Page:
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Author: RichSK Add to my Favorite Fools Ignore this person (you won't see their posts anymore) Number: of 2003  
Subject: How To PEG Fool Ratio Date: 2/24/1999 12:14 PM
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Because a lot of people seem to be having trouble in computing the Fool Ratio, I hope this "cookbook" will be of some help.

For the following:
P = Price per share

E = Earnings per share in the last twelve months (Trailing Earnings)

G = Average Annual Growth in earnings

F = Earnings per share in the future (Forward Earnings, predicted by analysts)

T = Time into the future (in years) that "F" (the Forward Earnings) refers to

The Fool Ratio begins with this premise:
"In a fully and fairly valued situation, a growth stock's price-to-earnings ratio should equal the percentage of the growth rate of its company's earnings per share."

The above translates into this math:
P/E = G

Where the "/" means "divided by" - "P/E" means "P divided by E". Note that "P/E" is the price-to-earnings ratio.

The Fool Ratio then is:
Fool Ratio = (P/E)/G

"In a fully and fairly valued situation,..." the Fool Ratio equals one.

When the share price is too high, the Fool Ratio is much greater than one.

When the share price is too low, the Fool Ratio is much less than one.

To find "G":
G = 100 * ((F/E)^(1/T) - 1)

Where the "*" means "multiplied by" or "times" - "100 * 5" means "100 times 5"; the "^" means "raised to the power of" - "2^3" means "2 raised to the power of 3".


If T = 1 year, then:
G = 100 * ((F/E)^(1/1) - 1), or
G = 100 * ((F/E)^(1) - 1), or
G = 100 * ((F/E) - 1)

If T = 1 quarter = 3 months = 0.25 year, then:
G = 100 * ((F/E)^(1/0.25) - 1), or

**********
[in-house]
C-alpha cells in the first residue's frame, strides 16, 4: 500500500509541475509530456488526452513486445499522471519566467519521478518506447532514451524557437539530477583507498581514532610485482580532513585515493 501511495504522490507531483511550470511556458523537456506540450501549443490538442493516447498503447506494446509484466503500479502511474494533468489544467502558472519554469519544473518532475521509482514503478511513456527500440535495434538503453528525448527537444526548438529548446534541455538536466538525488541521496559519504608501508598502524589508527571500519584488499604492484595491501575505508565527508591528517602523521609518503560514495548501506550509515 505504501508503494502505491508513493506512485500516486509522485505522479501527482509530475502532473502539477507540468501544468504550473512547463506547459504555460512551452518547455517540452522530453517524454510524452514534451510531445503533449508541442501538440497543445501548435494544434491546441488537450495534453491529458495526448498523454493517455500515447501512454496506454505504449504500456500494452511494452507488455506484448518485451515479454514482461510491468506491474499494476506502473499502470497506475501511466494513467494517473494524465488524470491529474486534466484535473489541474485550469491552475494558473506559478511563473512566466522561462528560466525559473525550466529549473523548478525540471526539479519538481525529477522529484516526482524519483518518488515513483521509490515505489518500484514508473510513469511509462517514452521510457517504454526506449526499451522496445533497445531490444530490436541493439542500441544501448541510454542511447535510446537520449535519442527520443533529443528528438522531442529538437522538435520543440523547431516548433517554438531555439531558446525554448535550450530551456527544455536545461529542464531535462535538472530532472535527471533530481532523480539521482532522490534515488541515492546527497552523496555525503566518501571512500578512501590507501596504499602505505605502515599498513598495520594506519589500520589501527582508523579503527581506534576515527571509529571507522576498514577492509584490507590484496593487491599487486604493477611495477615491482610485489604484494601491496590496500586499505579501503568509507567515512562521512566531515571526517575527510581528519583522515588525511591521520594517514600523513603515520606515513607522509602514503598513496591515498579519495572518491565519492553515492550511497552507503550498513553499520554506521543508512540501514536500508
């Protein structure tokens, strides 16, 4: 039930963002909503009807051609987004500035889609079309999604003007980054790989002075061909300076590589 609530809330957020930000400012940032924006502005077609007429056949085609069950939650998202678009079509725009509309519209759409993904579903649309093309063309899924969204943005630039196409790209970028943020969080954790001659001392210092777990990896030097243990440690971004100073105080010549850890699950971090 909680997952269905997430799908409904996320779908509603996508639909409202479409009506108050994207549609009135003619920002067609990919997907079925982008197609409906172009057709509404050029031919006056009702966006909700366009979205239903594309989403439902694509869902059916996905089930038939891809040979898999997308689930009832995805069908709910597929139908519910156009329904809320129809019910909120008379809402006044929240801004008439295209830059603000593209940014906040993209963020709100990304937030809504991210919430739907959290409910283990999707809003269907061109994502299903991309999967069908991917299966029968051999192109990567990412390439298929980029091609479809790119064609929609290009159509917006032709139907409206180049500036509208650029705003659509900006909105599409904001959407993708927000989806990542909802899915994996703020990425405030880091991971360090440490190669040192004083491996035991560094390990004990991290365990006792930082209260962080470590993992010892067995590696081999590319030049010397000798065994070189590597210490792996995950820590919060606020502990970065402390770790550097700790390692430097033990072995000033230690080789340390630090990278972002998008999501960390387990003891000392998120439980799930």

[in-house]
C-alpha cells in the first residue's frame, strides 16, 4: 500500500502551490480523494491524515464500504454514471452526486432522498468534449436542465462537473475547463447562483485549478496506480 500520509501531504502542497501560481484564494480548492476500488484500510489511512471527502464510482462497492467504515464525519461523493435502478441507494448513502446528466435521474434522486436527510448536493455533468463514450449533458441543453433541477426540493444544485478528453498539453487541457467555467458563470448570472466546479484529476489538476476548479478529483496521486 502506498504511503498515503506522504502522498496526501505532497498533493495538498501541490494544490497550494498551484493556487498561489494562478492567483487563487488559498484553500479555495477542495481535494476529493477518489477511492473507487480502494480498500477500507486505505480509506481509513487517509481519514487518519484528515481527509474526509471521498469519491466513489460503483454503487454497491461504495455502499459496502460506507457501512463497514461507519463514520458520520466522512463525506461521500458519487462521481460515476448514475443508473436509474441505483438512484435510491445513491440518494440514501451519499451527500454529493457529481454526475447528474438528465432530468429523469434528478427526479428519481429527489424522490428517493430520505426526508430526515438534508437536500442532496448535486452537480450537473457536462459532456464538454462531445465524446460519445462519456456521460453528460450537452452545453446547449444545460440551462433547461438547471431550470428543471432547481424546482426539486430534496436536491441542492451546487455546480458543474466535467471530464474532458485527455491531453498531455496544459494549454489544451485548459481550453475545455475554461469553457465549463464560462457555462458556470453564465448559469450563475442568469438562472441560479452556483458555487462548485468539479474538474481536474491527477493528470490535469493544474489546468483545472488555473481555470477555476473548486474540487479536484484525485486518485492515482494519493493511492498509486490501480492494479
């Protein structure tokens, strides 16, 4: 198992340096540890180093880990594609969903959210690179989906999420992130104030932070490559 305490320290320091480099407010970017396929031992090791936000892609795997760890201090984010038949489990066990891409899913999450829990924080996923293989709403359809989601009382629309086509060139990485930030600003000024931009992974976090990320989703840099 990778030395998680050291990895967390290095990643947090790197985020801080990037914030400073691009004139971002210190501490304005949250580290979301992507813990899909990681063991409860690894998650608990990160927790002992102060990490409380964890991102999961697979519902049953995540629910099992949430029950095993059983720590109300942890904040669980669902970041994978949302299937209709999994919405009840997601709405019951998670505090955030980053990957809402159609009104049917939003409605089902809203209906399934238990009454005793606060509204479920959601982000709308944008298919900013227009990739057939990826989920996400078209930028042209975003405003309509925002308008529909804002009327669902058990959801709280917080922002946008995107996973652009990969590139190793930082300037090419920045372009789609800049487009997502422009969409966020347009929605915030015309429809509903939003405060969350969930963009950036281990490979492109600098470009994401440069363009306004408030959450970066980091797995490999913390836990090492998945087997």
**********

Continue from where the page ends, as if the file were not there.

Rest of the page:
G = 100 * ((F/E)^(4) - 1), or
G = 100 * ((F/E)*(F/E)*(F/E)*(F/E) - 1)

If T = 2 years, then:
G = 100 * ((F/E)^(1/2) - 1), or
G = 100 * (Square_Root(F/E) - 1)

If T = 3 years, then:
G = 100 * ((F/E)^(1/3) - 1), or
G = 100 * (Cube_Root(F/E) - 1)

If T = 1 year and 6 months = 1.5 years, then:
G = 100 * ((F/E)^(1/1.5) - 1), or
G = 100 * ((F/E)^(2/3) - 1), or
G = 100 * (Cube_Root((F/E)^(2)) - 1), or
G = 100 * (Cube_Root((F/E)*(F/E)) - 1)

Example based on http://www.fool.com/School/TheFoolRatioExplained.htm:

"Maui Joe's Luau Supplies (NASDAQ: HULA) is a tiny niche company with a highflying stock that over the past 6 months has tripled to its current level of $9 per share. Having called the company and obtained the only up-to-date report by any analyst (which took a fingernail-extracting three weeks to arrive in the mail), you first learn that Maui Joe's EPS over the past 12 months has been $0.50. Which makes the P/E ratio 18. You furthermore discover that the analyst projects Maui Joe's to have earned 75 cents per share a year from now. And $1.15 the year after."

P = 9
E = 0.50
P/E = 9/0.50 = 18

Fool Ratio = (P/E)/G = 18/G

"Well, we already have the P/E. We need the growth rate. 'Calculator on,' you vocalize, powering up your trusty sidekick. Lightning fast, you repeat the steps you learned above, coming up with 52% (rounded) for your 2-year annualized growth rate."

F = 1.15
T = 2

G = 100 * ((F/E)^(1/T) - 1)
= 100 * ((1.15/0.50)^(1/2) - 1)
= 100 * (2.3^(1/2) - 1)
= 100 * (Square_Root(2.3) - 1)
= 100 * (1.51657508881 - 1)
= 51.65750888103, or about 52.

Fool Ratio = 18/52 = 0.3461538461538, or about 0.35.
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